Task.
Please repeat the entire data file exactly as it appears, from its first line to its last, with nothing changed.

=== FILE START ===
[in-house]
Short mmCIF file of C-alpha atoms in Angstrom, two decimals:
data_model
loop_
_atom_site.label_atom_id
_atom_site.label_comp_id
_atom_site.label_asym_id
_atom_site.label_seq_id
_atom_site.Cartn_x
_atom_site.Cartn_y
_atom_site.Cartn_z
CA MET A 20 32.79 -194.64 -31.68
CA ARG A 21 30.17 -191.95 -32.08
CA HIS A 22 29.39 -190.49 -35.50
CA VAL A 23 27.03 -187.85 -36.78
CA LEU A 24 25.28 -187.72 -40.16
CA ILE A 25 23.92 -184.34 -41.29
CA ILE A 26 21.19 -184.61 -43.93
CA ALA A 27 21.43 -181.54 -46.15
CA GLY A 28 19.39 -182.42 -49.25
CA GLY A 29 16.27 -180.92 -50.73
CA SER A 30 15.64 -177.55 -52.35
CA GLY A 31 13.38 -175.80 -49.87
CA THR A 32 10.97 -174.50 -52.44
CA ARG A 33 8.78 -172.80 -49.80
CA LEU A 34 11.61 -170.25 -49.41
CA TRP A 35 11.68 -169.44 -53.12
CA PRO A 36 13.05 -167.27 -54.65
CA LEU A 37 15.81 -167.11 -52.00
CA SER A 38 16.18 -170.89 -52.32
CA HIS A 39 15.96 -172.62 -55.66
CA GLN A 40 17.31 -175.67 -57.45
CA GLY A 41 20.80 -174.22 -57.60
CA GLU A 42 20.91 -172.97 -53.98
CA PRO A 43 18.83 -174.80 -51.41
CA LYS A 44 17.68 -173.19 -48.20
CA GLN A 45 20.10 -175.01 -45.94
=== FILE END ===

[in-house]
Short mmCIF file of C-alpha atoms in Angstrom, two decimals:
data_model
loop_
_atom_site.label_atom_id
_atom_site.label_comp_id
_atom_site.label_asym_id
_atom_site.label_seq_id
_atom_site.Cartn_x
_atom_site.Cartn_y
_atom_site.Cartn_z
CA MET A 20 32.79 -194.64 -31.68
CA ARG A 21 30.17 -191.95 -32.08
CA HIS A 22 29.39 -190.49 -35.50
CA VAL A 23 27.03 -187.85 -36.78
CA LEU A 24 25.28 -187.72 -40.16
CA ILE A 25 23.92 -184.34 -41.29
CA ILE A 26 21.19 -184.61 -43.93
CA ALA A 27 21.43 -181.54 -46.15
CA GLY A 28 19.39 -182.42 -49.25
CA GLY A 29 16.27 -180.92 -50.73
CA SER A 30 15.64 -177.55 -52.35
CA GLY A 31 13.38 -175.80 -49.87
CA THR A 32 10.97 -174.50 -52.44
CA ARG A 33 8.78 -172.80 -49.80
CA LEU A 34 11.61 -170.25 -49.41
CA TRP A 35 11.68 -169.44 -53.12
CA PRO A 36 13.05 -167.27 -54.65
CA LEU A 37 15.81 -167.11 -52.00
CA SER A 38 16.18 -170.89 -52.32
CA HIS A 39 15.96 -172.62 -55.66
CA GLN A 40 17.31 -175.67 -57.45
CA GLY A 41 20.80 -174.22 -57.60
CA GLU A 42 20.91 -172.97 -53.98
CA PRO A 43 18.83 -174.80 -51.41
CA LYS A 44 17.68 -173.19 -48.20
CA GLN A 45 20.10 -175.01 -45.94